Exactly seven years ago today, the worst natural disaster to visit American soil roared her way through my home state. And today, as another hurricane has made landfall on the coast of Louisiana, there are reports of more broken levees and trapped residents in a rural parish south of New Orleans. It is estimated that Isaac could actually dump more rain over parts of Louisiana and Mississippi than his big sister Katrina did.
As I’ve read the news reports today I’m reminded how, as the world slowly became aware of the real-life nightmare occurring in New Orleans on August 29, 2005, rumblings of the blame game and political finger-pointing were growing to about the same fury as the hurricane winds. There was really no way to know “whose fault” it was, and to be honest, why would it really matter when you’ve got a whole city under water? But during that time, as I did a bit of research, I discovered how the impact of one man’s misjudgment some 300 years ago had wrought terrible consequences, and with it a simple spiritual lesson. I’ve decided to share it again here:
French colonist Jean Baptiste Le Moyne de Bienville was warned by his engineers about the dangers of mapping a settlement in the pinch of swampland surrounded by three rather massive bodies of water. But the colonist disregarded these warnings about the hazards of flooding and settled anyway. It makes you wonder why he would do it. Perhaps the potential for prosperity—the Port of New Orleans did become one of the country’s busiest—made the dollar signs in Bienville’s eyes overshadow the warning signs. Or perhaps he thought the water could be manipulated and “held at bay.” Whatever his reasons, they were strong enough to override the threat of danger.
And isn’t that just how man is? We think our way is best. We believe if we can plan and manipulate just a little, then everything will work out fine, and maybe we’ll even gain a bit of recognition or fame. Wrong. Consider the men in Genesis 11.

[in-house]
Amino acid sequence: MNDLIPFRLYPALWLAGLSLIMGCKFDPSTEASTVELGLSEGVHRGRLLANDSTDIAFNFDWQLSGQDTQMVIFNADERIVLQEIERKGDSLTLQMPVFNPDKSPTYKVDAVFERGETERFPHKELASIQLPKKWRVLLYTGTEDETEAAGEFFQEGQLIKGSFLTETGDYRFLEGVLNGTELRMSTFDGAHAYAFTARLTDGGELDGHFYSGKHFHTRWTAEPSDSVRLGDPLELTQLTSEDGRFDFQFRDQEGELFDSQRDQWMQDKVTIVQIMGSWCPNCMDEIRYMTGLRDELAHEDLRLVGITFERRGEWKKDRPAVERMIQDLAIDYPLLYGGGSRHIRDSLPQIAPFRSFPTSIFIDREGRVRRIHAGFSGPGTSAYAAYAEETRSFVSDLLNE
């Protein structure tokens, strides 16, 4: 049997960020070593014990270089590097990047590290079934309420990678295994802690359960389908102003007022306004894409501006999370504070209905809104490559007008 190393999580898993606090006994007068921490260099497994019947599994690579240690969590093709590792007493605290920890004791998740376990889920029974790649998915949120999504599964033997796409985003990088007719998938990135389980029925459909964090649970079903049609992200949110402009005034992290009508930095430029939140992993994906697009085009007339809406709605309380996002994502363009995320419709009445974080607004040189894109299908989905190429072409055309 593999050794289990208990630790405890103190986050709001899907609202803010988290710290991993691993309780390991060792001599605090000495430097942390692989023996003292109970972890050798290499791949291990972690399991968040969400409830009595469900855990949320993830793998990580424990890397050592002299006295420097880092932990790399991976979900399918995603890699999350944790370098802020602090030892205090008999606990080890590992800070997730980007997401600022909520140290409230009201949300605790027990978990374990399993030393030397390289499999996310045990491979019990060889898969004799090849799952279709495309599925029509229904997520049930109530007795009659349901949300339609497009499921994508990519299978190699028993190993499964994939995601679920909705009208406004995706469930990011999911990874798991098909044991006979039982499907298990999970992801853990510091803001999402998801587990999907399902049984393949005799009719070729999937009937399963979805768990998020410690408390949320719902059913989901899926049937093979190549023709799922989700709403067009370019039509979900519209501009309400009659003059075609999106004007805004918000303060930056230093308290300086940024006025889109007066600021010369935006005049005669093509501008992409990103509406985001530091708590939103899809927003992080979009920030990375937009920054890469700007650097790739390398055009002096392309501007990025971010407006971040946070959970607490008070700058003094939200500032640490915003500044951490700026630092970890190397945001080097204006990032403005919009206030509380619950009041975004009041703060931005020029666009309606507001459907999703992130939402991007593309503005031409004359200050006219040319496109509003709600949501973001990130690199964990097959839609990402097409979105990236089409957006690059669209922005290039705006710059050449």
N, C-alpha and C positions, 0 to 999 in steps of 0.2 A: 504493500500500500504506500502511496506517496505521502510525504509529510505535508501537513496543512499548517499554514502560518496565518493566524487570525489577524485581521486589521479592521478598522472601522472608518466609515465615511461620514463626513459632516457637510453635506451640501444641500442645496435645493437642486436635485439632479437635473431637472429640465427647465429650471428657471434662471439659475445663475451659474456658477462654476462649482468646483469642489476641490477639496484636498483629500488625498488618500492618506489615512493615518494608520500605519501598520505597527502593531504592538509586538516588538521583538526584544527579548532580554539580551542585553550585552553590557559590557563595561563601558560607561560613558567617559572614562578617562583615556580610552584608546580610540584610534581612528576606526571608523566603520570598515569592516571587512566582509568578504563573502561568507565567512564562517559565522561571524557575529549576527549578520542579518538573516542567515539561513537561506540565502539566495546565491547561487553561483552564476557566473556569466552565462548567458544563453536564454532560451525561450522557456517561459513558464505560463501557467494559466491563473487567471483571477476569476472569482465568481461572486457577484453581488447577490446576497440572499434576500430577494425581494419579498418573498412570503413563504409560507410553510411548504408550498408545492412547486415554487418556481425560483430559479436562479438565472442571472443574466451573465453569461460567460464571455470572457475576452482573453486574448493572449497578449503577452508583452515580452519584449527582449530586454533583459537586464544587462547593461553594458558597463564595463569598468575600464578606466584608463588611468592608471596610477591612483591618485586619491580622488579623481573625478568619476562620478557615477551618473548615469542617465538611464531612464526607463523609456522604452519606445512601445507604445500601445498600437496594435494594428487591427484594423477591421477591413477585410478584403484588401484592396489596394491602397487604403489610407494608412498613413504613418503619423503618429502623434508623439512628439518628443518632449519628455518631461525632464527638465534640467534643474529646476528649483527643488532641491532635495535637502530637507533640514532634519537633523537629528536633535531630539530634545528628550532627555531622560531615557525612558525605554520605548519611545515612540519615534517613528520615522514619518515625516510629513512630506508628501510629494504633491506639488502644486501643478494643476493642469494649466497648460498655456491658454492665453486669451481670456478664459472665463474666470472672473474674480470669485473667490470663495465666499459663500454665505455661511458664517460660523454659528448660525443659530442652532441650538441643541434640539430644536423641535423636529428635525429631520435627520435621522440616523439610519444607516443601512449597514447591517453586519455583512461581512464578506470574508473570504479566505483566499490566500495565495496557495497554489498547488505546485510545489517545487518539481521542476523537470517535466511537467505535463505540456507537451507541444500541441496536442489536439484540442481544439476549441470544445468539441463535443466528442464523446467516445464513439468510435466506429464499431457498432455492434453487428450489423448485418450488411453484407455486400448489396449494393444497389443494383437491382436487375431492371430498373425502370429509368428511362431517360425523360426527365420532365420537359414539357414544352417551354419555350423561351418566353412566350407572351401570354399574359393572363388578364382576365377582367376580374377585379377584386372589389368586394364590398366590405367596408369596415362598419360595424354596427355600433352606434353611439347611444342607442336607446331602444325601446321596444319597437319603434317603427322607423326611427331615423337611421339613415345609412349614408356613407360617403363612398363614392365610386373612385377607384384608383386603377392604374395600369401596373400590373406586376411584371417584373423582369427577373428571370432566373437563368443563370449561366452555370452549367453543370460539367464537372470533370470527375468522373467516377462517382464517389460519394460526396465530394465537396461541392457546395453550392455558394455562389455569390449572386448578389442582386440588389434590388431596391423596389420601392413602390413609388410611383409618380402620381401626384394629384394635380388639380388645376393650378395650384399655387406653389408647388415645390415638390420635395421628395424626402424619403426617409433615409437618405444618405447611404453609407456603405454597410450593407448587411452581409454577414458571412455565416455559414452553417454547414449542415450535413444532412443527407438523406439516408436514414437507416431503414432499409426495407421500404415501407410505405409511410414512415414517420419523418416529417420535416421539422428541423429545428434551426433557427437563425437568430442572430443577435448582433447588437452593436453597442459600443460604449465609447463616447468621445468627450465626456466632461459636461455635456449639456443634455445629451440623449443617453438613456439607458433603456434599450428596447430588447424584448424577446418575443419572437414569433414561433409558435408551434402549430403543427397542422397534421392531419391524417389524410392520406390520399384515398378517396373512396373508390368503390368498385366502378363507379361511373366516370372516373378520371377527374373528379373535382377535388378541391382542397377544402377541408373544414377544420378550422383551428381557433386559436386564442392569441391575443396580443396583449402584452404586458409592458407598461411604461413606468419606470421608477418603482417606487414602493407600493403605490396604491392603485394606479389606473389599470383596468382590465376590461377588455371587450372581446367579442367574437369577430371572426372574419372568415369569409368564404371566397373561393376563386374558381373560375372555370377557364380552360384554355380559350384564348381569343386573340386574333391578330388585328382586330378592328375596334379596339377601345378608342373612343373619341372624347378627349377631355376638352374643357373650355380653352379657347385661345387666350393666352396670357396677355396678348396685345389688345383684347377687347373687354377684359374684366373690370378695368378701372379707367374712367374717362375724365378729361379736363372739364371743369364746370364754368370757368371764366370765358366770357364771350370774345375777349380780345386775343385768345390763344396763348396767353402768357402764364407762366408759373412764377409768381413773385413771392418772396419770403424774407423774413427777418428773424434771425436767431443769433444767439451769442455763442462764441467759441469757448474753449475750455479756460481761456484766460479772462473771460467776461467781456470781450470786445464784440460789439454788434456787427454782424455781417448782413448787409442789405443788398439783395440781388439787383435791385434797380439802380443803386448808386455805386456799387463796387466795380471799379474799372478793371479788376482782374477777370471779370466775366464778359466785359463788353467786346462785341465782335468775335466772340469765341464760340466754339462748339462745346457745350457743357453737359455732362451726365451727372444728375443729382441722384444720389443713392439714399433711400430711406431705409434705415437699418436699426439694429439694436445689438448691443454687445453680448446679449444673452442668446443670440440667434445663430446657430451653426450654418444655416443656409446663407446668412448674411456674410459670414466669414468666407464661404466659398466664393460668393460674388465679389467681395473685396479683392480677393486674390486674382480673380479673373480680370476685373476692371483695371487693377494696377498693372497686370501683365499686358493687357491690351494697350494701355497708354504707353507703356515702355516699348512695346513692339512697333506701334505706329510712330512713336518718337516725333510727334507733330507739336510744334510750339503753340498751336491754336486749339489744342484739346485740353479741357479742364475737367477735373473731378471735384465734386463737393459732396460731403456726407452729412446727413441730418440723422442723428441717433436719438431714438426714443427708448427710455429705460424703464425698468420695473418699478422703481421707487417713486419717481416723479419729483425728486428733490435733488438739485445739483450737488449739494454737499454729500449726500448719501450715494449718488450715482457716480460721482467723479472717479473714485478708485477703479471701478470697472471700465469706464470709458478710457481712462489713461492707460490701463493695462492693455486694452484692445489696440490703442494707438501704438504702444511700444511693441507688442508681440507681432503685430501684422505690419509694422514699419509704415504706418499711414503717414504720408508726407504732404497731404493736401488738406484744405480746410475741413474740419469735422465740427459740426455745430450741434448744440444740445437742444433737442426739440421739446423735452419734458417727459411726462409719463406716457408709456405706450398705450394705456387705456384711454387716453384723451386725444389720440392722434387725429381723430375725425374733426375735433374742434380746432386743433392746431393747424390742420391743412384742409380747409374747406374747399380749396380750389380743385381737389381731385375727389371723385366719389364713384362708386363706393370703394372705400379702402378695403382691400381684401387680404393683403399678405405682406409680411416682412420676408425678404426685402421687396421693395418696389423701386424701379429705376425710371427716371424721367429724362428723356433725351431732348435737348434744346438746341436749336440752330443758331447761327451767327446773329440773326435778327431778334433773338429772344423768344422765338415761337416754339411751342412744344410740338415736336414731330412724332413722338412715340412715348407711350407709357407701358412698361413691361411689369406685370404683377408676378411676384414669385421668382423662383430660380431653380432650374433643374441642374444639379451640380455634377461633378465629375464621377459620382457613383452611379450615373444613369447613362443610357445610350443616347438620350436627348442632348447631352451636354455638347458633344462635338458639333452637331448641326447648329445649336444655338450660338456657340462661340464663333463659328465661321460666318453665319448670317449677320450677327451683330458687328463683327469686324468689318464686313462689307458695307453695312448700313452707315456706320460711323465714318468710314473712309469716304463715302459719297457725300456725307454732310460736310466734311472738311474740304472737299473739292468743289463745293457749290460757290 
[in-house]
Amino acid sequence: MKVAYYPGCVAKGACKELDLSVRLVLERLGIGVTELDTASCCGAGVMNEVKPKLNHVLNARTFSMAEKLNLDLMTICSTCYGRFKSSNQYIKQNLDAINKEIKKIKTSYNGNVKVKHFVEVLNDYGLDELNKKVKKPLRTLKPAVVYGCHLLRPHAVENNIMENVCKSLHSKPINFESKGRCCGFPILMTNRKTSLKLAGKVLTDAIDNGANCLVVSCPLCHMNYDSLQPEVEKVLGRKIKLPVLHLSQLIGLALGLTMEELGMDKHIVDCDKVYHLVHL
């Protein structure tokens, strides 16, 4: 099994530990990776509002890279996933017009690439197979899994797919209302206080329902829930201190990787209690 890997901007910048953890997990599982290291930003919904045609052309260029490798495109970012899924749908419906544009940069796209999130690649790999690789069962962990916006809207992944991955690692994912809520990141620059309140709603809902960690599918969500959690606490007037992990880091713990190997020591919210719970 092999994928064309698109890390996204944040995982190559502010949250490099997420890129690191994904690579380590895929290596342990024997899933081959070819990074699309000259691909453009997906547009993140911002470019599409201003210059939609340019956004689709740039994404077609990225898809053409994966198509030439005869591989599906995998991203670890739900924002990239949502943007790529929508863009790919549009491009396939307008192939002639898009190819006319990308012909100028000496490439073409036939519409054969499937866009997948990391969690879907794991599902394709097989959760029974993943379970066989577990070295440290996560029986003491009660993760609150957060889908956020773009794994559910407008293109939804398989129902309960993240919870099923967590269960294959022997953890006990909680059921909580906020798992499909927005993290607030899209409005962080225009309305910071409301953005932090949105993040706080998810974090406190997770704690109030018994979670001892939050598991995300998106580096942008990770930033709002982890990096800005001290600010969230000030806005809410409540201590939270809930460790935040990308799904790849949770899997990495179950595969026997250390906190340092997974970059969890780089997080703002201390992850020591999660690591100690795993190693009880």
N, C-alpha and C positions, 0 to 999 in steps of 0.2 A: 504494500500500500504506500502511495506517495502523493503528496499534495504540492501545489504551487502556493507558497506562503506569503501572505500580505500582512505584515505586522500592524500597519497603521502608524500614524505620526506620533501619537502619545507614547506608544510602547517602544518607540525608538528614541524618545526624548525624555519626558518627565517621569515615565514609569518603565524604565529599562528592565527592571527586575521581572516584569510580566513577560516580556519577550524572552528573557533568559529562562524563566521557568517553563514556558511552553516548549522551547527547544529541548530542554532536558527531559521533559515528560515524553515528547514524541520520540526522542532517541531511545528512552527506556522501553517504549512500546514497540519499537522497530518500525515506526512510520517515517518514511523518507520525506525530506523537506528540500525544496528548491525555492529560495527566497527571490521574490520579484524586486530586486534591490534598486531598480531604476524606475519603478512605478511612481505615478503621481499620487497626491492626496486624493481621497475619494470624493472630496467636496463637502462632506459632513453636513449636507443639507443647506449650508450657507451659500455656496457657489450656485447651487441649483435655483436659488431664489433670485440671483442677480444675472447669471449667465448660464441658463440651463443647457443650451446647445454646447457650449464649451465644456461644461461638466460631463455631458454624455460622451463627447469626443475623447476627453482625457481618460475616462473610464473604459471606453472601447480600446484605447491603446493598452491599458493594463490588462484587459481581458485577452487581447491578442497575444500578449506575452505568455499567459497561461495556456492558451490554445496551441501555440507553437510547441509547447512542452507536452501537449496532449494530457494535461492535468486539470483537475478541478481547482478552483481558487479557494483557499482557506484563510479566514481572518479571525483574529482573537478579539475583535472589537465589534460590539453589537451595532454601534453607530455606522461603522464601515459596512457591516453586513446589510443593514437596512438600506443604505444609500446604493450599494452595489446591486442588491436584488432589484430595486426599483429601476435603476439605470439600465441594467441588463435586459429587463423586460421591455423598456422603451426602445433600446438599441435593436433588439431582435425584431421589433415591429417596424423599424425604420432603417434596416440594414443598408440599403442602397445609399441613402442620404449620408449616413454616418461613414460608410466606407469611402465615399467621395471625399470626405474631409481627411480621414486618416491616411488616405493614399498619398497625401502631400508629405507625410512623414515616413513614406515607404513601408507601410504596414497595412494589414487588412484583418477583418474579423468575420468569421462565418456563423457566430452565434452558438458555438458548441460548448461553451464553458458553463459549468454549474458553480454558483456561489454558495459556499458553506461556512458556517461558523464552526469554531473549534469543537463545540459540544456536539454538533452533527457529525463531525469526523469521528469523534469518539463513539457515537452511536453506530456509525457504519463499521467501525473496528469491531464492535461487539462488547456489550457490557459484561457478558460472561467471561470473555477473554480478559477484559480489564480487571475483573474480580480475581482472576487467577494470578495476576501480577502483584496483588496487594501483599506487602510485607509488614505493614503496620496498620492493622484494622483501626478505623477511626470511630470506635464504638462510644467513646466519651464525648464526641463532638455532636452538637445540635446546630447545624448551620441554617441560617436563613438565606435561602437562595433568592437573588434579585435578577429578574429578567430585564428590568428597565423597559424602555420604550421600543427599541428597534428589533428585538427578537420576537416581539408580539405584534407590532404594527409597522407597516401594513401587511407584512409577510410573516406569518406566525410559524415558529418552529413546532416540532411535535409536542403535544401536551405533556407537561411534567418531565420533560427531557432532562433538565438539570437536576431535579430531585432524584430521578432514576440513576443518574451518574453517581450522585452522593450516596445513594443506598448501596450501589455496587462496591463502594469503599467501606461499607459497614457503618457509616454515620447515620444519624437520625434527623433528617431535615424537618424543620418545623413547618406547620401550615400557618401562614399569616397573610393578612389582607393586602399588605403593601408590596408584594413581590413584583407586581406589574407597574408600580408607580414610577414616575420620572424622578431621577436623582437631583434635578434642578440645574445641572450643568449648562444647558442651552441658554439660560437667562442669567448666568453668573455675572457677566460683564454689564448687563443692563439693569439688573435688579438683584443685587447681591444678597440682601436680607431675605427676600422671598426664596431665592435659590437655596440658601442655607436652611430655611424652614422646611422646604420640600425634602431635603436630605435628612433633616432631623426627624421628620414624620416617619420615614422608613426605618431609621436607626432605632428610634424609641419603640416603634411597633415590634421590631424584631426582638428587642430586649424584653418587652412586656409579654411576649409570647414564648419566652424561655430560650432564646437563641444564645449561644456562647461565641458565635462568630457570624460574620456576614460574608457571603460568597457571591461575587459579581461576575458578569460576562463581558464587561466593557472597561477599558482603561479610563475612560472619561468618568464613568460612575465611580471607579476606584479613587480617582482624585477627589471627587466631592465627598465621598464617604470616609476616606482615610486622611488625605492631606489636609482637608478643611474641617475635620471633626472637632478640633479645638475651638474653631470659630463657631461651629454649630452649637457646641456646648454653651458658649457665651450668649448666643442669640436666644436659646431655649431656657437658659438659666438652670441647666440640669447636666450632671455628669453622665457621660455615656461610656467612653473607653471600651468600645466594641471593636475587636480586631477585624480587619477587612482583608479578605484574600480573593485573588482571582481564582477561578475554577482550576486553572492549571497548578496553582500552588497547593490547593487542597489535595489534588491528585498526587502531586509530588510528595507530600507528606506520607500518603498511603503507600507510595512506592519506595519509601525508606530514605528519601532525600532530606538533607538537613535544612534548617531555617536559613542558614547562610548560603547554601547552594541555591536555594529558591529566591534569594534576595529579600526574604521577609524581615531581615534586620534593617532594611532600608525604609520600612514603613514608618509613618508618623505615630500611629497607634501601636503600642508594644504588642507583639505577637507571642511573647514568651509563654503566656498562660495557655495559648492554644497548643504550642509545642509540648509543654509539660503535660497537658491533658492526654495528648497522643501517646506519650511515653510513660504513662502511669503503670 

“They said to each other, ‘Come, let us build ourselves a city, with a tower that reaches to the heavens so that we may make a name for ourselves…”
And the result?
“The LORD said, ‘Come, let us go down and confuse their language so they will not understand each other’ ”
No, I am not suggesting that God came down and wrought havoc on New Orleans or any other affected city, in 2005 or today. I’m simply drawing a parallel. When we disregard truth, the results can be devastating. The Lord had told the descendants of Noah to scatter and fill the earth, because He knew what was best. Not unlike Bienville, or even us, they refused to listen and demanded their own way. And, it was not good.
So what is the solution? Trust God! The Lord says, “I will guide you along the best pathway for your life. I will advise you and watch over you” (Psalm 33:8).
When will we learn that to trust and obey is really the only way? God is light and in him there is no darkness. We have no reason to be suspicious of His motives, yet our tendency to try and make life happen on our own terms indicates that we are. He tells us that He knows the thoughts He thinks toward us and His plan for us is good. So in the vernacular of the Genesis account, let us lay down our own plans and agendas and instead pick up His.
Lastly, it is evident that countless others may sometimes suffer greatly because of the poor decision of one man. You may be suffering today, not because of your own poor decisions, but because of someone else’s. Even so, continue to trust God. He promises to bring good out of any situation for those who love Him and are called according to His purposes. We do not have to try to control, fix, or manipulate. Just listen for the Shepherd’s voice and trust that He is guiding you along the best pathway for your life. He will not lead you astray.